On Feb. 24 The LA Times released an article stating that California is considering taxing marijuana. Wait a minute . . . yes that means they would make it legal. Assemblyman Tom Ammiano proposed the bill under the impression that marijuana is California’s biggest cash crop.
On Feb. 24 The LA Times released an article stating that California is considering taxing marijuana. Wait a minute . . . yes that means they would make it legal. Assemblyman Tom Ammiano proposed the bill under the impression that marijuana is California’s biggest cash crop. A fact that can’t be verified because well, it’s illegal, so it is difficult to calculate how many people are growing it.
It doesn’t make sense to oppose this proposed bill. The industry could potentially be worth $14 billion. How can a government simply let an industry that is bigger than vegetables and grapes (which include wine grapes) simply go untaxed in the state of California?
It can’t. Not when the health risks associated with pot are far less harmful then those associated with tobacco.
In the 1920s the federal government created a law that made the sale of alcohol illegal. The lasting effect that law has had on American society is the creation of the mob and its many endeavors.
Don’t get me wrong, drugs can ruin people’s lives. Whether it’s a bad acid trip, getting hit by a drunk driver or lung cancer, people’s lives get ruined all the time. Recreational use of marijuana is not a contributing factor to anything positive in most people’s lives (unless you’re in the art or music industry), but for the average person, recreational drug use does not help to achieve their goals. Instead, it can actually hinder someone if their drug use gets out of hand, and can damage relationships with friends and family.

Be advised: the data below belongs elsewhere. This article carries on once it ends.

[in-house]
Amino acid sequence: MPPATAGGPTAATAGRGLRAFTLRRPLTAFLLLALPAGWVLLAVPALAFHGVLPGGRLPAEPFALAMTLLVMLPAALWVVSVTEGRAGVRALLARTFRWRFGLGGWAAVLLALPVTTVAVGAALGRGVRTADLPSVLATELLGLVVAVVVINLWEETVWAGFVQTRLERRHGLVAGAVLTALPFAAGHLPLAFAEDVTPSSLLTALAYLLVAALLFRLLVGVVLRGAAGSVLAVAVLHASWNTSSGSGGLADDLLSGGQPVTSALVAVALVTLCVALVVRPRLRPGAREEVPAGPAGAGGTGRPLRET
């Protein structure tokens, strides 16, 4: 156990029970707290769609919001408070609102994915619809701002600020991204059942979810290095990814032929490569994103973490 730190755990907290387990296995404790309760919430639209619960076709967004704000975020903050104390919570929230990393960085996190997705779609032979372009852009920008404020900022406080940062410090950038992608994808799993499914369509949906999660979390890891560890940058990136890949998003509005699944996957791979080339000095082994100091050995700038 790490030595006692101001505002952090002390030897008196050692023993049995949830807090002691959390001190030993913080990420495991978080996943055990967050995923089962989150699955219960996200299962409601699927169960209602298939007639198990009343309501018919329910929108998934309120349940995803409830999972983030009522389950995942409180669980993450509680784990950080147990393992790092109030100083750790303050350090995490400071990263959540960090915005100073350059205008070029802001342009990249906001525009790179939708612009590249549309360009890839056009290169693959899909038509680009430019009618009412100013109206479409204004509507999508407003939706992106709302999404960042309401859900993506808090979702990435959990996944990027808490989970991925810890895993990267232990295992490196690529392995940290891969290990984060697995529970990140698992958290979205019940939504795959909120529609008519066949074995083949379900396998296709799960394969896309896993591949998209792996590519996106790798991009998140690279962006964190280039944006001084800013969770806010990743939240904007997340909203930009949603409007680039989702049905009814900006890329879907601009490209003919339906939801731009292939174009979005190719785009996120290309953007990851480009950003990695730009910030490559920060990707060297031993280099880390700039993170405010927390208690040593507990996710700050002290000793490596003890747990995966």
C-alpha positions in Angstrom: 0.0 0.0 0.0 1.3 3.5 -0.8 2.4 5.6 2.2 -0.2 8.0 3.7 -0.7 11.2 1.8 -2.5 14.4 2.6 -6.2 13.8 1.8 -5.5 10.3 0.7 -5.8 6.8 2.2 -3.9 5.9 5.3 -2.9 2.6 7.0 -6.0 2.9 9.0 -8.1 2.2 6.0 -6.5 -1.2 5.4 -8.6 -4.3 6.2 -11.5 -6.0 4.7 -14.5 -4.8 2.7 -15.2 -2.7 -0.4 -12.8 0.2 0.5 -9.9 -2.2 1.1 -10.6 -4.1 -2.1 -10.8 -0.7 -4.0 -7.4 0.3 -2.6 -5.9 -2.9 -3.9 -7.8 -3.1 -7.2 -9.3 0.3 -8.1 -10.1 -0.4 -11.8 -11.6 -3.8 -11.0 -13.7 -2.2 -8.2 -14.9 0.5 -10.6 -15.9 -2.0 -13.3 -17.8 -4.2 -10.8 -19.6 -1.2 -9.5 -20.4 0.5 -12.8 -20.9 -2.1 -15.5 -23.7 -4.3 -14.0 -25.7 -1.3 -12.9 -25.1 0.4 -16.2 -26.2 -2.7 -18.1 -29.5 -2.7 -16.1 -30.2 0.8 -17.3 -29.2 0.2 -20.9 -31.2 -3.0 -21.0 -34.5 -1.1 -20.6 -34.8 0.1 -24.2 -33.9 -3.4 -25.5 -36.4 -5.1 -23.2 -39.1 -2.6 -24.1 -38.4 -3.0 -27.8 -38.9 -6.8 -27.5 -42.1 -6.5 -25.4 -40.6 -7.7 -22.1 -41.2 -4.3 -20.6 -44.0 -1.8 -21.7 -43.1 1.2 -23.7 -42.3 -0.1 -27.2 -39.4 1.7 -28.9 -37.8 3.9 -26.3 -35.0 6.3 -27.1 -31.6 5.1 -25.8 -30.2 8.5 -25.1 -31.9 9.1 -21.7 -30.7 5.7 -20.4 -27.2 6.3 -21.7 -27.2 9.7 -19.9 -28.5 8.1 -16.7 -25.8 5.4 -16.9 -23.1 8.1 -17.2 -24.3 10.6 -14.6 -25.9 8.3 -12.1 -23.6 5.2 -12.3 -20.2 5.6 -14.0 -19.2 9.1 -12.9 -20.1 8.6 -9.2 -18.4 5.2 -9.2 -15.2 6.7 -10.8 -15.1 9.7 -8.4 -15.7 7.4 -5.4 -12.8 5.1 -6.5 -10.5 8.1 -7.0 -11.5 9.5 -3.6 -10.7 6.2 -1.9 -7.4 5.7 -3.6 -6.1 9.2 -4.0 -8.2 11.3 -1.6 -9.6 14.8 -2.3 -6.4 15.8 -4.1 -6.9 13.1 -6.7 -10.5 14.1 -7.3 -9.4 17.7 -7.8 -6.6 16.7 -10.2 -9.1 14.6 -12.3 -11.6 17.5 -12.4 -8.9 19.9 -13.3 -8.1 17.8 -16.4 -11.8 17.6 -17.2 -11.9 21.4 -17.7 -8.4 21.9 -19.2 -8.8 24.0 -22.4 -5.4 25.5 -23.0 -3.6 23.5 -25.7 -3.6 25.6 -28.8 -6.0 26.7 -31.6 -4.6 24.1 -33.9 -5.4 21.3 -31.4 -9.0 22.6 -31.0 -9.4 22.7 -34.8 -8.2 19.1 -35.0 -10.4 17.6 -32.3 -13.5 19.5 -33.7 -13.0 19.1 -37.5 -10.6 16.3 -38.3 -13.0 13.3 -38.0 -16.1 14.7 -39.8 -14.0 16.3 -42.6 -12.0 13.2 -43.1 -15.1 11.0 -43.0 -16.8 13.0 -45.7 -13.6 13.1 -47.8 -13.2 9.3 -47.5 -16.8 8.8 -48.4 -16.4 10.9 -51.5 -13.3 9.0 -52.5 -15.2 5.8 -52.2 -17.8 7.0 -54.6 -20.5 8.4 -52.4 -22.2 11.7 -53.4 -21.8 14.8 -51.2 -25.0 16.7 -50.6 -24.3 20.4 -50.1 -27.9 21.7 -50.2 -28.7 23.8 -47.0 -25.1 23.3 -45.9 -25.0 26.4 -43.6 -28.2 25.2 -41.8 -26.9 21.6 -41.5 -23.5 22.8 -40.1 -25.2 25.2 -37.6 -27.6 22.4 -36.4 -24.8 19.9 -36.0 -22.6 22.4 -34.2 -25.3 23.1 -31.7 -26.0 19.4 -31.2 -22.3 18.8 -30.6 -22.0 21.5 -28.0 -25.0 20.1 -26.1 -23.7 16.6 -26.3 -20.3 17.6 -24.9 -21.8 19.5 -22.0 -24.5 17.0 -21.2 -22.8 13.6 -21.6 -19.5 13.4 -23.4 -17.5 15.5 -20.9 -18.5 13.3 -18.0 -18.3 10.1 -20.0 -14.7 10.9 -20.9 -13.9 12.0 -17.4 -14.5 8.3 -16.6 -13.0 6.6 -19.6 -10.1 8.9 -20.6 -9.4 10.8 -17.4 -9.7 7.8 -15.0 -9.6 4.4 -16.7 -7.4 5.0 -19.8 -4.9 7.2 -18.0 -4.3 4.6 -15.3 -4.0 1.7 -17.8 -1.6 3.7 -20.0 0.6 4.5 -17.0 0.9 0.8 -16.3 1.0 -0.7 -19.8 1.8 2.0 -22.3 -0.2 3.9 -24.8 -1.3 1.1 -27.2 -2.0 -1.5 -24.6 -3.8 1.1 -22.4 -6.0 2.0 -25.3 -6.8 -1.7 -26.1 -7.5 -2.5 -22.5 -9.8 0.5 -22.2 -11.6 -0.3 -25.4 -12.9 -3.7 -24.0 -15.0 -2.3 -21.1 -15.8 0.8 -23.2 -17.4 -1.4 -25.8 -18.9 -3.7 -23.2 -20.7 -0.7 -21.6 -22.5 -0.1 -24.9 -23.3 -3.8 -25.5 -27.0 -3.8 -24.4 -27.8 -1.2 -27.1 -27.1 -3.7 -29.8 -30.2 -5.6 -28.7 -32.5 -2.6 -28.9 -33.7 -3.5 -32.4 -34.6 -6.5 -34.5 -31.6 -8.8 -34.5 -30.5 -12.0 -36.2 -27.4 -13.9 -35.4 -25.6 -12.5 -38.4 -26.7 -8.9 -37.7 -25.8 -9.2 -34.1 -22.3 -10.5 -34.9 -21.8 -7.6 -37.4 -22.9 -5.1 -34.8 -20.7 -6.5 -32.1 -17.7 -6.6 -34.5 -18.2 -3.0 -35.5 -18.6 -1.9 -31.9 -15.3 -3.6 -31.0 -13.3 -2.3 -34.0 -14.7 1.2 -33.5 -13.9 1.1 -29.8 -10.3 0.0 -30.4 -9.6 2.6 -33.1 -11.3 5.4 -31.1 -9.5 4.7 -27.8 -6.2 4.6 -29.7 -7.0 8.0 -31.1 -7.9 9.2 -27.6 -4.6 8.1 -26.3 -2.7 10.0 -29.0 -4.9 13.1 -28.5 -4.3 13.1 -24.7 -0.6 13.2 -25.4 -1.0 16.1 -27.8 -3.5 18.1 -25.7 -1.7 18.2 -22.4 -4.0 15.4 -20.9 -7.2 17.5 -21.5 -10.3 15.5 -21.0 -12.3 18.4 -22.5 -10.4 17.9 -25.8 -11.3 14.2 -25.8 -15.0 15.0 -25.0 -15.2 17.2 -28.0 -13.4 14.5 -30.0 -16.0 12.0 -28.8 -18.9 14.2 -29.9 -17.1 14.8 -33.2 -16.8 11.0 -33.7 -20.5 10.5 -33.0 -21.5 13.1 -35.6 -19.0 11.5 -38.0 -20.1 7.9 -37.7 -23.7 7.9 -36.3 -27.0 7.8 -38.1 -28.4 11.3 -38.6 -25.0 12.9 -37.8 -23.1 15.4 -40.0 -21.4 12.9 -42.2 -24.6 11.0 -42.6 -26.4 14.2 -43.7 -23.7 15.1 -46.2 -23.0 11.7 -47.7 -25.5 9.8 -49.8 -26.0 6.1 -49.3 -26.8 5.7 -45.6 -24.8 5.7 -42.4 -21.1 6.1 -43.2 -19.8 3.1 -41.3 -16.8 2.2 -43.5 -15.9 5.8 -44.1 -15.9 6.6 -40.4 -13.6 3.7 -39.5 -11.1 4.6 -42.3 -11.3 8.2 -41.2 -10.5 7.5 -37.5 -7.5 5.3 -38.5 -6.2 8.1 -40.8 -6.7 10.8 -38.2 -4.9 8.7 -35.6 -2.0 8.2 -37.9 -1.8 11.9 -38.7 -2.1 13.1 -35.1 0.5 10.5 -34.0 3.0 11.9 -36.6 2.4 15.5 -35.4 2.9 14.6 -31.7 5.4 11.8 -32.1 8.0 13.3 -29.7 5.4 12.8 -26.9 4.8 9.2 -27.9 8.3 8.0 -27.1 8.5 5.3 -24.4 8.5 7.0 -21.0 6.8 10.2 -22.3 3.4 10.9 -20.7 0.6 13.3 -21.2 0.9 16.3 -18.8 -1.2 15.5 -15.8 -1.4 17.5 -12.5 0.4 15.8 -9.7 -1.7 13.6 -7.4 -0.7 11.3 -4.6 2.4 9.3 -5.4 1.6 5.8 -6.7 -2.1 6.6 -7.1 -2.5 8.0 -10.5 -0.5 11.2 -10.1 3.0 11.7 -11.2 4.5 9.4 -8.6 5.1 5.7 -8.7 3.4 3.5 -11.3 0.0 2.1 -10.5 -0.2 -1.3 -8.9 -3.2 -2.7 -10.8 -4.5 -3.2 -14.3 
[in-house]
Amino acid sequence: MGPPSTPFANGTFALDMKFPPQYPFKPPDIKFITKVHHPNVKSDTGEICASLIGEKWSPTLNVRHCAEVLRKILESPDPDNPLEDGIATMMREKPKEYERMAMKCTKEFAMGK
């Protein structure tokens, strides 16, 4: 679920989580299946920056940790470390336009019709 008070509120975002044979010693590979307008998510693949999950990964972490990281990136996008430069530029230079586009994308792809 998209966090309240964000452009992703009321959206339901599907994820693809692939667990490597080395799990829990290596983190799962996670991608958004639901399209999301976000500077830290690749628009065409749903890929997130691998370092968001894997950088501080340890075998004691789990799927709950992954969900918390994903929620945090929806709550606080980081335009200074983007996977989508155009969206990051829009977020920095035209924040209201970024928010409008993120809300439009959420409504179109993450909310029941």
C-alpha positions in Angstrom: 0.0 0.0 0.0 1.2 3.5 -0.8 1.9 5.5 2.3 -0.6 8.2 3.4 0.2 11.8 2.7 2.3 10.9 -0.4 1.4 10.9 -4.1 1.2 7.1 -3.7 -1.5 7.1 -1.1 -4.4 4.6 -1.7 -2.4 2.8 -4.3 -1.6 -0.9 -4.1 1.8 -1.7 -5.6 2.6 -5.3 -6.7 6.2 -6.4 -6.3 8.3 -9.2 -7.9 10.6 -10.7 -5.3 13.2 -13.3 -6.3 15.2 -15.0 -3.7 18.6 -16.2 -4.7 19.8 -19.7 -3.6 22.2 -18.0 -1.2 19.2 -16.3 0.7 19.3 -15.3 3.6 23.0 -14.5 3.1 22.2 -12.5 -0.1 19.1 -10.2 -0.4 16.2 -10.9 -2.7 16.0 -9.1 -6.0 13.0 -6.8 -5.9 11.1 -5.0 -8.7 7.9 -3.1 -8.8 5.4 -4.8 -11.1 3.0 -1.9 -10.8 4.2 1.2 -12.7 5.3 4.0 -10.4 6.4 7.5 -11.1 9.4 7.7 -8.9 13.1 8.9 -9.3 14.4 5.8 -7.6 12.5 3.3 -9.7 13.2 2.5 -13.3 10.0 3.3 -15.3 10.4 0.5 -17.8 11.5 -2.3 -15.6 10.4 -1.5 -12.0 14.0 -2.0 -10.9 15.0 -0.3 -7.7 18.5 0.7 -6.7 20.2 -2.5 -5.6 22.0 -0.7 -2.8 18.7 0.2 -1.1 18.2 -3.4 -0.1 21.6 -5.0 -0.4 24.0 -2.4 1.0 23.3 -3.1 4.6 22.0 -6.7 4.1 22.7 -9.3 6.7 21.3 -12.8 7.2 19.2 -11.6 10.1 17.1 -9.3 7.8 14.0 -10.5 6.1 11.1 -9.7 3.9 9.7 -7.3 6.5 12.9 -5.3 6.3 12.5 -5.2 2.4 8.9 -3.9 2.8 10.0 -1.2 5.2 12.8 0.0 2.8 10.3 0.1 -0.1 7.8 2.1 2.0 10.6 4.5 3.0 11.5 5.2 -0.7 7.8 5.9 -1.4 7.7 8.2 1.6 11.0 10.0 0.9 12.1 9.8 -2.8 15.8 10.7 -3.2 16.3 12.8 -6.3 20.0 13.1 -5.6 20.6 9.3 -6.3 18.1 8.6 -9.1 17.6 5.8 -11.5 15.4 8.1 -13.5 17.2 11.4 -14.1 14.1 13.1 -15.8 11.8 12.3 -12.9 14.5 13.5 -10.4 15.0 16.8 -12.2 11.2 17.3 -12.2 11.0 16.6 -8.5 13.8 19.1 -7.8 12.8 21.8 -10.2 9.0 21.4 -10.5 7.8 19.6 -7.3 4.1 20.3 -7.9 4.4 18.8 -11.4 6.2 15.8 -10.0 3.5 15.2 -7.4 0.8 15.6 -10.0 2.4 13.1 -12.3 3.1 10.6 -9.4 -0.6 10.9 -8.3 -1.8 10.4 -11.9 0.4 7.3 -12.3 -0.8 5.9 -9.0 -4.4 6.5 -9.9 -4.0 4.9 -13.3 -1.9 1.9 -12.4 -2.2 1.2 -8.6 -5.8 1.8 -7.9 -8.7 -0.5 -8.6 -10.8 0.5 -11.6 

At the end of the day, pot is an easy drug to apply enforcement to. Anti-pot laws are currently ineffective. (If you don’t believe me, ask the cashier at the coffee shop you go to tomorrow where you can get some pot.) So why not make it just a little bit more accessible? And in doing so, eliminate pot trafficking (which can and does lead to other illegal, more harmful activities) in California?
Some people against Ammiano’s proposal insist that by legalizing marijuana we will unintentionally create a new monster with adverse side effects that we can’t fathom. They say that drug dealers will target children in schools (because the new law states that you have to be 21 to purchase cannabis products).
Phillip Morris has already copyrighted some 500 street names for marijuana should it ever become legal. Philip Morris isn’t an ethical corporation—they don’t care if their customers’ cause of death is related to the product that was sold to them. However, Phillip Morris is under close supervision by many nonprofit groups.
They file lawsuit after lawsuit, all in attempt to keep Phillip Morris in check—you just can’t have that supervision with so many smaller operations going on.
Legalizing cannabis would eliminate these smaller operations because they would not be able to compete with Phillip Morris, who would ultimately be able to sell marijuana for less and therefore eventually drive out these small two-bit operations. When they legalized alcohol at the end of Prohibition, speakeasies were put out of business. The same logic could be applied to this situation.
Make the right decision and think about the effects this would have on the industry and society. Legalizing marijuana isn’t the end of the road. Our society is capable of harboring distaste for actions we consider to be unacceptable, much like it does with cigarettes. Most people just think that they’re gross. Much like cigarettes, our society could enjoy the benefits of taxing and regulating marijuana.